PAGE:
Micro-aggregators in Africa rise to meet growing demand from authors

Authors in the “First World” tend nowadays to take for granted that, even if they would really like a “trad-pub” deal and intend to try the agent-query route first, they have other options.
Self-publishing is as simple as finishing the manuscript, providing a cover, and submitting the MS Word doc to a self-publishing portal such as Amazon’s KDP or Kobo’s KWL, or using a pay-as-you-sell aggregator such as Draft2Digital, Smashwords, PublishDrive or StreetLib, or a pay-up-front-keep-all-the-royalties service like Bookbaby or Ebook Partnership.

Elsewhere around the world it can be a very different story. Even if an author can see and buy from the Kindle store and can upload to KDP – by no means a universal option – or have heard of and can use the services of an aggregator, there’s still the matter of getting paid should they start selling.

Many upload services have extremely limited pay-out options.

Not all countries allow Paypal accounts and many that do are not permitted to withdraw. That is to say you can have a Paypal account and receive payments from third parties, but cannot download that money, only spend it on another Paypal-enabled service.

Because of its early role in the US ebook market Smashwords is probably the best-known of the aggregators in the wider world, but with payment options limited to Paypal or a US check it is not a realistic option for many international authors and small publishers.

This has resulted first in many authors and small publishers globally being disenfranchised from the “ebook revolution”, and second a growing number of localised online solutions in different parts of the world looking to meet a demand.

Sometimes of course these prove to be predatory outfits looking to prey on wannabe authors. Others are entirely legitimate.

But of course they are all businesses with bills to pay, and that money needs to come from the authors and publishers, either up-front or as a percentage of earnings. As we’ve just seen with Pronoun, not taking a cut is simply not a viable business proposition.

In the first of an occasional series taking a look at the “micro-aggregators” popping up to fill the gap left by the American and European author-services operators, The New Publishing Standard today takes a look at a micro-aggregator in Kenya, Mystery Publishers.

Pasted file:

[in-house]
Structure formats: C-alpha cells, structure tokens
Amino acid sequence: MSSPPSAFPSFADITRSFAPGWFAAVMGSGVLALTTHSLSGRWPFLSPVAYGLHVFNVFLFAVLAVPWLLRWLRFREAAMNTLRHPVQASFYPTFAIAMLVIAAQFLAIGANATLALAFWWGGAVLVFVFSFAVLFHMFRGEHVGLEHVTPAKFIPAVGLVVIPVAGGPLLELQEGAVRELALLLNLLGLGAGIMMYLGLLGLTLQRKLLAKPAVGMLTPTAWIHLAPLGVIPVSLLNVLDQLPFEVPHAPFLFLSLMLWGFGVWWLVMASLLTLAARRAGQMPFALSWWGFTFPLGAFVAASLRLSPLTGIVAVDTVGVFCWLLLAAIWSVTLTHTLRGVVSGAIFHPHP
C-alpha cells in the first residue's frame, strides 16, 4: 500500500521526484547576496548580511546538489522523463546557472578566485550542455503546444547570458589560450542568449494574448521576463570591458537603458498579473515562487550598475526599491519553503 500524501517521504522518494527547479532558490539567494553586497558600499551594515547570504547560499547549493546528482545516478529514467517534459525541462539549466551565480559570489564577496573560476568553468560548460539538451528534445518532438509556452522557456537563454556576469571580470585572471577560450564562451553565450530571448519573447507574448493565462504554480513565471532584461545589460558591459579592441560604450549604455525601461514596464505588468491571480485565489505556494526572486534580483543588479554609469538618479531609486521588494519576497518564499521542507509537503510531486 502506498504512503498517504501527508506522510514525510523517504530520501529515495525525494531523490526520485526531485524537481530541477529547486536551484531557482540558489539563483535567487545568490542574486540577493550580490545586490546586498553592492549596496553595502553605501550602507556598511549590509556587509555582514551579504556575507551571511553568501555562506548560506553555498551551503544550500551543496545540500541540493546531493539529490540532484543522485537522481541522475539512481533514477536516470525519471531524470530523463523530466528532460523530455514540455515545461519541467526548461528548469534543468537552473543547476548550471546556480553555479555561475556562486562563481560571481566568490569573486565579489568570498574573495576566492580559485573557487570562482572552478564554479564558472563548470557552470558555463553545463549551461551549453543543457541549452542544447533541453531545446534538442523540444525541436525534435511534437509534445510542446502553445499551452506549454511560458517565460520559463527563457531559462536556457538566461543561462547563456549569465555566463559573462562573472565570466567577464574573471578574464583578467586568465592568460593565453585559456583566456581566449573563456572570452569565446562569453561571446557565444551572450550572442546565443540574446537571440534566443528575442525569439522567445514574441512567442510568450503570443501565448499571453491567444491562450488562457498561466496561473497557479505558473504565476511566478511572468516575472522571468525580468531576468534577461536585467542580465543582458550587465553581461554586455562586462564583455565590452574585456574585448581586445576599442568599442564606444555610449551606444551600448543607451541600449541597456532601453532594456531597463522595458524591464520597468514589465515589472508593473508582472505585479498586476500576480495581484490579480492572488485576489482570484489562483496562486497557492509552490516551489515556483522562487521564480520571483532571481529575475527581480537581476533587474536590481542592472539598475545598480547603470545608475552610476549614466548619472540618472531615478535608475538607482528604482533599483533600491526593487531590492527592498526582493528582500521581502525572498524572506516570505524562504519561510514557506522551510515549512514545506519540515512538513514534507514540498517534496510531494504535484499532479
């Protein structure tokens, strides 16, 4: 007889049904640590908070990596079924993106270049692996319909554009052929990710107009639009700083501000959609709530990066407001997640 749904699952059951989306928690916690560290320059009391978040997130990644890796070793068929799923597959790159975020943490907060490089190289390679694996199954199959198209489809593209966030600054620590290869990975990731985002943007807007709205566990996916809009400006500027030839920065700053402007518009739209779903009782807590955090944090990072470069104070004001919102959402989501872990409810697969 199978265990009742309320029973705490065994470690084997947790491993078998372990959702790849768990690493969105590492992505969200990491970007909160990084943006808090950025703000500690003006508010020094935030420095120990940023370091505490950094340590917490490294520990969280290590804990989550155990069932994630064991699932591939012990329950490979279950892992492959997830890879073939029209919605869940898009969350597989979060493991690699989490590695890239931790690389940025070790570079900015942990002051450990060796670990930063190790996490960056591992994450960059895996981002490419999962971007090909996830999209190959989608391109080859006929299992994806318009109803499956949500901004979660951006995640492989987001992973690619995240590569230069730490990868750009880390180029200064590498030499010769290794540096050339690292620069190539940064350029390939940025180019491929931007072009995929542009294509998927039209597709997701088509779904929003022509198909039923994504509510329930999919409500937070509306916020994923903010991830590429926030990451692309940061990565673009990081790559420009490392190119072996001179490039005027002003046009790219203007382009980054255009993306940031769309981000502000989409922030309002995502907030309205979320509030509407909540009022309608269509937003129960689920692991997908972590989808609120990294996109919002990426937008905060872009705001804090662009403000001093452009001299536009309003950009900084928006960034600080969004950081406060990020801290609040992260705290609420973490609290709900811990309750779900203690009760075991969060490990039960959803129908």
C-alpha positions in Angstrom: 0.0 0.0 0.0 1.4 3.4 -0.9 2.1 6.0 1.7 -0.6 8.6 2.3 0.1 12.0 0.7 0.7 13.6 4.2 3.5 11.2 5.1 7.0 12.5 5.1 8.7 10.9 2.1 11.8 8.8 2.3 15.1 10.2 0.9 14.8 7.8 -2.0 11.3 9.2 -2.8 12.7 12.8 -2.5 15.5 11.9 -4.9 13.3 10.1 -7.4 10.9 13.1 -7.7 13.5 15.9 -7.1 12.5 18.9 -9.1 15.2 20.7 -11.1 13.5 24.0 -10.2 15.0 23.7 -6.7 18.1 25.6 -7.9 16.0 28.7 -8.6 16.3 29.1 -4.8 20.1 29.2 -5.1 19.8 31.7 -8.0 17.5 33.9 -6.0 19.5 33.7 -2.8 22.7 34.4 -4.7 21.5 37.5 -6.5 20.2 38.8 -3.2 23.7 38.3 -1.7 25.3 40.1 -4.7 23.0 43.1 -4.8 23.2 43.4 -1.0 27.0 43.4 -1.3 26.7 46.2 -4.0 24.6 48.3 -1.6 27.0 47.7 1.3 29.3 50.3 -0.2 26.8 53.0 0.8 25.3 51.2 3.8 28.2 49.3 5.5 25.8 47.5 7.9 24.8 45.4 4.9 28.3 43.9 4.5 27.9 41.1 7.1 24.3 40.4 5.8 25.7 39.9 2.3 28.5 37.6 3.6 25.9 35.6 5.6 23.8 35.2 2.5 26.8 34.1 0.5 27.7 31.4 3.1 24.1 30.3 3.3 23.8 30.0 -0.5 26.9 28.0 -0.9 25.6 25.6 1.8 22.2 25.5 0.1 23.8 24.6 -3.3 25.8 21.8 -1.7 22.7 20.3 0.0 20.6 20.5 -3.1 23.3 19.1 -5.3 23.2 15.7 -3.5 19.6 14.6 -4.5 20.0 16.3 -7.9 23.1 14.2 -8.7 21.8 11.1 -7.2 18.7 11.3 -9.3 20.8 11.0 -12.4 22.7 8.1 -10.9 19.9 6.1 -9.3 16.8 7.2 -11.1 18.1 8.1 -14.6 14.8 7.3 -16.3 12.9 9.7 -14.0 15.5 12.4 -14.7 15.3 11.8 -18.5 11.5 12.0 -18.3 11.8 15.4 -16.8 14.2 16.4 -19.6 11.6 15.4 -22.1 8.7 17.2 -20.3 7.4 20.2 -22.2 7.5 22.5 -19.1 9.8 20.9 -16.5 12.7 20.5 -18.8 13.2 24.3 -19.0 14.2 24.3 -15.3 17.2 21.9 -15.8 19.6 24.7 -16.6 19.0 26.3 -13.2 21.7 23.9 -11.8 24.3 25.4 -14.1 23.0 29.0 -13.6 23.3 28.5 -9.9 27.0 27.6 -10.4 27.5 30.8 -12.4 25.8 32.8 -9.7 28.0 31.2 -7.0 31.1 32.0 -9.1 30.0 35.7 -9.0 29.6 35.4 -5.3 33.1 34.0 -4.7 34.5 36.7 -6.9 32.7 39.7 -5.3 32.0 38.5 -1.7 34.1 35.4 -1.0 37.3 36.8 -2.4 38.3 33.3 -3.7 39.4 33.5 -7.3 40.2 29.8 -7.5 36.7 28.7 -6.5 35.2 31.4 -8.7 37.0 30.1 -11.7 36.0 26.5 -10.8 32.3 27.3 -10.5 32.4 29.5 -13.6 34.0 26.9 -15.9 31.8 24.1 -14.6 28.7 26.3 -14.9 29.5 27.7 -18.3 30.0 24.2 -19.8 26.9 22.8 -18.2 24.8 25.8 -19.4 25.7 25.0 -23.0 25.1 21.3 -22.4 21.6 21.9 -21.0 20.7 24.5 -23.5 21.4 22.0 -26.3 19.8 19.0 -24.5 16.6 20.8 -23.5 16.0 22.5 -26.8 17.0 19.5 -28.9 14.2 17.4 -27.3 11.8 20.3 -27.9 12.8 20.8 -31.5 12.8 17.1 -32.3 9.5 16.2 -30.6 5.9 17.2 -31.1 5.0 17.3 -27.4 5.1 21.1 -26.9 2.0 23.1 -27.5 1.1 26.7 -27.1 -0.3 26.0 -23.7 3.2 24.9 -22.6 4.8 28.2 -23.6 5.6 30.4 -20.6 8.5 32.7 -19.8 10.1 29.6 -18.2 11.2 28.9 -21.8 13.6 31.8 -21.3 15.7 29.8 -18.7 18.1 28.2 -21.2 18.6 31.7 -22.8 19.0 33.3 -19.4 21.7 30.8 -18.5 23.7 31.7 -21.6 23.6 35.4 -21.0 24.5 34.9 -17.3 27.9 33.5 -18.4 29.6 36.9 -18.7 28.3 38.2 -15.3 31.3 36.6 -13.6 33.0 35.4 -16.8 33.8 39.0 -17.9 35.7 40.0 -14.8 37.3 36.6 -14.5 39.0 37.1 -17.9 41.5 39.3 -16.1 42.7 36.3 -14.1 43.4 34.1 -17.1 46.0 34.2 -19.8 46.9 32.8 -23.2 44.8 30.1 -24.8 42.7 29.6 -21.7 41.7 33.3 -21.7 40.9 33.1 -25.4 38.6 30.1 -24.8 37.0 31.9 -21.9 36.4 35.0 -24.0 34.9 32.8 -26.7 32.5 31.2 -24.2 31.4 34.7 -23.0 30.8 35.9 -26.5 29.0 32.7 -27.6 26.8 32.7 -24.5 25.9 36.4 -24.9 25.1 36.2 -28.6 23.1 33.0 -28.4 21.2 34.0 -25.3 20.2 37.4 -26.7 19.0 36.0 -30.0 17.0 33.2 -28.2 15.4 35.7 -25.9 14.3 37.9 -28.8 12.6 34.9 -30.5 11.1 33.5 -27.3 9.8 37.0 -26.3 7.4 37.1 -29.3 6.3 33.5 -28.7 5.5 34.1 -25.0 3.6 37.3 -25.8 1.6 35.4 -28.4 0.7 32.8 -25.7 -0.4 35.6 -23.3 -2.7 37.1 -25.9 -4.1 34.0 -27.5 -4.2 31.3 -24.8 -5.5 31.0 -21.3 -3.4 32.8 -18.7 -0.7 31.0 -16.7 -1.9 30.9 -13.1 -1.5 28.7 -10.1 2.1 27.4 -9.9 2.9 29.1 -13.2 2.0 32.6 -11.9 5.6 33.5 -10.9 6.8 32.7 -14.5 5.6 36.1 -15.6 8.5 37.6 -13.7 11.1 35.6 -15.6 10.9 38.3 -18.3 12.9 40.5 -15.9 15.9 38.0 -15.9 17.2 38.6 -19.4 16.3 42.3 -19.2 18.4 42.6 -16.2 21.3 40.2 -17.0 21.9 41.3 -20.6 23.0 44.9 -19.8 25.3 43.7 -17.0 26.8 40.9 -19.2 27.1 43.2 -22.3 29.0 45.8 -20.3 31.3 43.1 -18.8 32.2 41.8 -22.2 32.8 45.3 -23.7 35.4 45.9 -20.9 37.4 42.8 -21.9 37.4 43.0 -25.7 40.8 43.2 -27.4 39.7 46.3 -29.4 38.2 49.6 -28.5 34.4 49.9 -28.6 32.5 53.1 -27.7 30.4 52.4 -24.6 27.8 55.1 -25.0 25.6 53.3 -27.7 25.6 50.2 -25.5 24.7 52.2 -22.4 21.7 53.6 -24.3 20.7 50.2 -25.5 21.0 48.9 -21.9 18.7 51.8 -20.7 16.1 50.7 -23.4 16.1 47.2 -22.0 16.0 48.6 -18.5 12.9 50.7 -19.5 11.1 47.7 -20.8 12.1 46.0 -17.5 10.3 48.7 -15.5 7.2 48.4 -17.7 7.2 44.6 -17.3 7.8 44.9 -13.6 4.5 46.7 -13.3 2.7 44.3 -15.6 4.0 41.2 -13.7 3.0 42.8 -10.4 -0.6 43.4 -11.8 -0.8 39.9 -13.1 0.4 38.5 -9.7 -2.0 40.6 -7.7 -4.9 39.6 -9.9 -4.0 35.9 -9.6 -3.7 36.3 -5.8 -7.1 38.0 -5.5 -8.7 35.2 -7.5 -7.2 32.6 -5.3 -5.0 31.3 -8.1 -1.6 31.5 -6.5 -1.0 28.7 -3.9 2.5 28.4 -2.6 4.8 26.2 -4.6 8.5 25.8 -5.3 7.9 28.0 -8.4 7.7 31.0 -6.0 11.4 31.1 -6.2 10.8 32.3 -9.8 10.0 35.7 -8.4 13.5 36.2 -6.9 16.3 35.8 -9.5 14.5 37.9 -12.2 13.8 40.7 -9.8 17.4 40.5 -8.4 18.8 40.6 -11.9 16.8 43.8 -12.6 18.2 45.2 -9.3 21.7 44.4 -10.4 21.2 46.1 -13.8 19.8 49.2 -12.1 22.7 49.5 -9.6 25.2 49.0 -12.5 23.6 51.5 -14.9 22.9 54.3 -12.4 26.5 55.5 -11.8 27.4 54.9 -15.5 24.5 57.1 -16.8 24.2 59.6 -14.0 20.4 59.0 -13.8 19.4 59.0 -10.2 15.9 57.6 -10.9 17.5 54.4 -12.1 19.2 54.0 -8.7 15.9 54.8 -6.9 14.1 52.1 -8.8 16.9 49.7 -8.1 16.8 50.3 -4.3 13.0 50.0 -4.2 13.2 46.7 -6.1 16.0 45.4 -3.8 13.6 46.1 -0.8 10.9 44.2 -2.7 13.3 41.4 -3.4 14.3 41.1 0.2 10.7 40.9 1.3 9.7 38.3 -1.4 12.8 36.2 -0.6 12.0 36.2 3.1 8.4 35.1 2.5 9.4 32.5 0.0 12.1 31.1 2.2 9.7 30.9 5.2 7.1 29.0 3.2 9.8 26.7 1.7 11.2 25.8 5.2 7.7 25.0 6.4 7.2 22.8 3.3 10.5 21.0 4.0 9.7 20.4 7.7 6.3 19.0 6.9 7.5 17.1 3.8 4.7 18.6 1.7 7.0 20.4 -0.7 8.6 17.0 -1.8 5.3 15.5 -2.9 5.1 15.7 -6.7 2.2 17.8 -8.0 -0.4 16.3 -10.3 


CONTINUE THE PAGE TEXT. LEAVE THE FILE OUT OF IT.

Mystery Publishers, which despite the name caters for a range of genres, was born of need. The need of founder Vincent de Paul to publish his own book.

Speaking to Benson Macharia at Kenya’s Daily Nation,  de Paul explained that finding a publisher for poetry in Kenya was no easy task.

For which we in the First World can all sympathise, no doubt, but the challenge is all the more difficult in a country like Kenya where publishers are few and far between and all the more so for poetry. Plus, as de Paul reports the publishers retorted, “Kenyans don’t read poetry and they wanted a book they could sell to schools.”

De Paul turned to self-publishing, not just for his poetry but also for a thriller, a genre not widely seen on the African continent with a local name behind it. De Paul opined,

I feel that it is time we told different African stories; colonialism, starvation, tribal clashes, wars, and governance themes have been overdone.

It’s an observation borne out by a look at the winners of the bigger African literature prizes, where “literary fiction” reigns supreme, but of course that’s an accusation we could just as easily throw at the big First World literary prizes too.

But whereas in the First World genre fiction titles can do exceedingly well, across Africa the story is rather different. Not so much because Africans don’t read genre fiction as that the analogue publishing infrastructure simply doesn’t support the prospect. De Paul again:

The Kenyan book market is saturated with education text books thus to market genre/pop literature, what we call trade/mass market books, is difficult. Moreover, the Kenyan reader has given up on getting local genre/pop literature books thus they prefer Western authors and getting to them has been a challenge.

The irony there being that while Kenyans “prefer Western authors,” western authors’ books are often unavailable or unaffordable.

And before we rush to condemn the short-sightedness of mainstream publishing for territorial rights restrictions, spare a thought that most indie authors choose to limit the availability of their ebooks and print books by their choice of self-publishing portal.

As per a recent post here at The New Publishing Standard, it’s not as if Africans are not familiar with the internet. Africa actually has more internet users than North America.

But ebook stores where readers can buy from are as sparse as ebook portals Africans can upload through.

Vincent de Paul’s pay-up-front micro-aggregator service might be compared to Bookbaby, but with fewer sales outlets. But what it does do is allow Kenyan authors to publish to the big western ebook retailers and to get paid. If they can find the up-front fees.

What is sorely missing across the continent is a pay-as-you-sell option where authors and small publishers can get their works out there at no cost, pay the service from their earnings,and get paid locally by the aggregator.

Check out Vincent de Paul’s Mystery Publishers here.

Leave a Reply

Your email address will not be published. Required fields are marked *